It happened: Jay-Z and Kanye West teamed up to create Watch the Throne, the pair’s industry sea-parting and most ambitious album yet. Full of grandiose opulence and gaudy beats, Watch the Throne is the most polarizing musical force of 2011. It’s packed with a variety of sounds: two-for-one song transitions, Lex Luger 808 freak-outs and, much to the dismay of Hip-Hop purists, the skittering bass womps of dubstep and house music. It’s also awash in extravagant product name drops such as Lanvin t-shirts and Miele home appliances—the likes of which deserve exhibits in The Met as opposed to lyrical boasts. Watch the Throne is an album for everyone and no one at the same time.
The dawning of this modernist opera, “No Church In the Wild,” lays a proper foundation to such an audacious effort. Bringing along the few guests on the album—a crooning, sublimely utilized Frank Ocean—the deep, muffled bass escalates subtly as Ocean states, “What’s a mob to a king?/What’s a king to a God?” Hov and ‘Ye then launch into their first verses from their pulpits, as Mr. Carter proclaims, “Jesus was a carpenter, Yeezy laid beats/Hova flow the Holy Ghost, get the Hell up out your seats/Preach.” The bouncing rhythms of “Lift Off” and the stark rattles of “N****s In Paris” follow, setting the stage for the braggadocio fest “Otis.”
Beats abound in all measure, but “Otis” remains the lone moment where old-school fans of both artists will find the most comfort food. The bars come in sharp daggers: “Damn Yeezy and Hov, where the hell you been?/n****s talking real reckless, stuntman/I adopted these n****s, Phil Drummond ‘em.” Although “Gotta Have It” continues the throbbing bass jabs of previous tracks, “New Day” (with the help of recent production partner, RZA) slows the tempo. The two lament over past mistakes and future promises, prompting ‘Ye to mention, “I’ll never let my son have an ego/he’ll be nice to everyone no matter where we go.” It’s one of the few moments on the album that allows soul-searching and introspection—both a blessing and a curse for the effort.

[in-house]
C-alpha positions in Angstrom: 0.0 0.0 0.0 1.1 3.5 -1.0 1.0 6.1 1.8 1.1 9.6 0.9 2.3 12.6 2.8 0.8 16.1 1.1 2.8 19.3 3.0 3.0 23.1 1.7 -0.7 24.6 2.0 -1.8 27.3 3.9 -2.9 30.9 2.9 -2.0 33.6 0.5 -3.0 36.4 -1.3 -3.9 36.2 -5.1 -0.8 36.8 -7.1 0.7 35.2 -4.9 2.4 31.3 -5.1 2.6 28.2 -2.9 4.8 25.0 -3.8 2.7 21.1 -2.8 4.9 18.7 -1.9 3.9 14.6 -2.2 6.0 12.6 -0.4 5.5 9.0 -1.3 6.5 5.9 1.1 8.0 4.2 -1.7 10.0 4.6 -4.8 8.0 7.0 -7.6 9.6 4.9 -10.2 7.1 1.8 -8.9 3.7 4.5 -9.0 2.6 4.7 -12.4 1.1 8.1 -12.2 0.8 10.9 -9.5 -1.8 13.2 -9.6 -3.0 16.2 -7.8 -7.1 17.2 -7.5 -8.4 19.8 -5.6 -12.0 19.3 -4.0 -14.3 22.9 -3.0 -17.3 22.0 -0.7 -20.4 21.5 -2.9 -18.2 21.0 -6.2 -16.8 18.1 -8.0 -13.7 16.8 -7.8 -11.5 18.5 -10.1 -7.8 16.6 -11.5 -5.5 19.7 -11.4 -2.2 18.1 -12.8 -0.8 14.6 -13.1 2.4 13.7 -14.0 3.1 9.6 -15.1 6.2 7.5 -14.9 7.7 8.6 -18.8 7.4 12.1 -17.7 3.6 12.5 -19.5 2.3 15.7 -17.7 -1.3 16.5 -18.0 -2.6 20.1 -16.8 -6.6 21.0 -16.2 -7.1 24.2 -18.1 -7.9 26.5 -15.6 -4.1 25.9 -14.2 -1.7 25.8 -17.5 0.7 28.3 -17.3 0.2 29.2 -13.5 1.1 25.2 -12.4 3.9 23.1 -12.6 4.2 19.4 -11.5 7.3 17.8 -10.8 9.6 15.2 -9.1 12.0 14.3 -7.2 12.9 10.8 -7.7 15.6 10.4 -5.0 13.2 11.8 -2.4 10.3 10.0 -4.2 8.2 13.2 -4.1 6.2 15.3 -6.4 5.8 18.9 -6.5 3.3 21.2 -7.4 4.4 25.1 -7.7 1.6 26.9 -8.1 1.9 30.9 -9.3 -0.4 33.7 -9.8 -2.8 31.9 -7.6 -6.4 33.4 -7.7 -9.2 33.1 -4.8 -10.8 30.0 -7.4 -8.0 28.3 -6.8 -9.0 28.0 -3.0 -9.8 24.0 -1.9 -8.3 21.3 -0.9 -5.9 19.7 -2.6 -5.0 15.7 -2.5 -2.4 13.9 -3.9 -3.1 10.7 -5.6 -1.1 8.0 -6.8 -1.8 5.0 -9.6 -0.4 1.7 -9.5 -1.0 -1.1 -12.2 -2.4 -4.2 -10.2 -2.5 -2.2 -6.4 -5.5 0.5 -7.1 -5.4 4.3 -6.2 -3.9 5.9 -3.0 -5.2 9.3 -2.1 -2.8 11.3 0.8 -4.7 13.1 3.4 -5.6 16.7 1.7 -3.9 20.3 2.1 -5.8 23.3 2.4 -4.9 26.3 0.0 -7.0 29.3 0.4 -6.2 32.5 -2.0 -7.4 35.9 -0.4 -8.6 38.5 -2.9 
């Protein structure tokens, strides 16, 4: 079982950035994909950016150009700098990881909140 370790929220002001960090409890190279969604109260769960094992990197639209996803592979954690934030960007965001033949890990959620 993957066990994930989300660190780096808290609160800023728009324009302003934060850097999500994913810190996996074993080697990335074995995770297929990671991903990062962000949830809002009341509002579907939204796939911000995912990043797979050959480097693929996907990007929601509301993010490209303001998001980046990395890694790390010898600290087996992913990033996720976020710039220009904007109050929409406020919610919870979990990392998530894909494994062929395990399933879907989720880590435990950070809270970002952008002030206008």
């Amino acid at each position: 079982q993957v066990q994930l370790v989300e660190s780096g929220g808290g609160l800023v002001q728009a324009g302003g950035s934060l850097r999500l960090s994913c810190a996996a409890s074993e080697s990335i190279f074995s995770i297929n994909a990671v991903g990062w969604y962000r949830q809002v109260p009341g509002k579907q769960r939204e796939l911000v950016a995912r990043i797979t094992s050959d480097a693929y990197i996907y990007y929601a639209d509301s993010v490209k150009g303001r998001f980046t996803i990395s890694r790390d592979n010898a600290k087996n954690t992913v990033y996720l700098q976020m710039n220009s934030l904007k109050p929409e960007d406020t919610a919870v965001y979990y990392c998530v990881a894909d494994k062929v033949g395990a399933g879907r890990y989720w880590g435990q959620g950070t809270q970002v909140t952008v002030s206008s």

Continuing on with the former’s bombastic ethos, it’s “Who Gon’ Stop Me” and the Mr. Hudson-assisted “Why I Love You” that stand as the most interesting later takes. Both affirm the ascension of electronic club music into the mainstream, as Flux Pavillion’s heady original and Cassius’ maniacal “I Love You So” pound and maraud respectively. The woozy, Ocean-lead “Made In America” injects greater meaning to the project as a whole, as Kanye and Jay pay homage to the revolutionary African-American leaders of the past. Over Ocean’s “Oh sweet Baby Jesus, we made it in America,” both MCs salute the work of past leaders as testament to their current success.
However, disjointed moments can be found—if only through nitpicking. “Lift Off,” while giving the album its appealing “pop” hit, remains a step above an instrumental track. Beyonce appears, but her singing coupled with West’s de-Auto-Tuned attempt leaves more to be desired. Where “Lift Off” has little in the way of rhyming, other tracks, such as the aforementioned “N****s In Paris” and the Morse code-ish “Welcome to the Jungle,” see standstill bars that would better befit a Maybach Music artist.
Critics will posit that the album’s flash and unbridled demonstration of wealth is the duo’s glaring weakness, especially considering the hard economic situation of present-day America. However, this accusation is moot. If an artist’s best work comes from writing what he/she knows, why wouldn’t this be a thematic staple? Jay is past detailing his hustler credentials and Yeezy’s seemingly over his denigration of the U.S.’ higher education system. Watch the Throne is the artists’ logical end content-wise and, more than anything, provides an escapist—if not imaginary—medium for the listener to discover.
Watch the Throne won’t live on to become a genre classic, especially compared next to Reasonable Doubt or My Beautiful Dark Twisted Fantasy. That much can be agreed between Watch the Throne’s critics and supporters. It is, however, a damn good album that packs wallop from beginning to end and that’s the point. Whether one loves it or absolutely hates it, Jay and ‘Ye did what they wanted to do. They’re occupying the throne. Praise their efforts or start throwing rocks at it.
Label: Roc-A-Fella/Roc Nation/Def Jam | Producers: Kanye West, Swizz Beatz, RZA, The Neptunes, Q-Tip, Pete Rock, No I.D., Jeff Bhasker, Mike Dean, Hit-Boy, 88-Keys, Don Jazzy, S1, Sham “Sak Pase” Joseph, Southside, Anthony Kilhoffer, Ken Lewis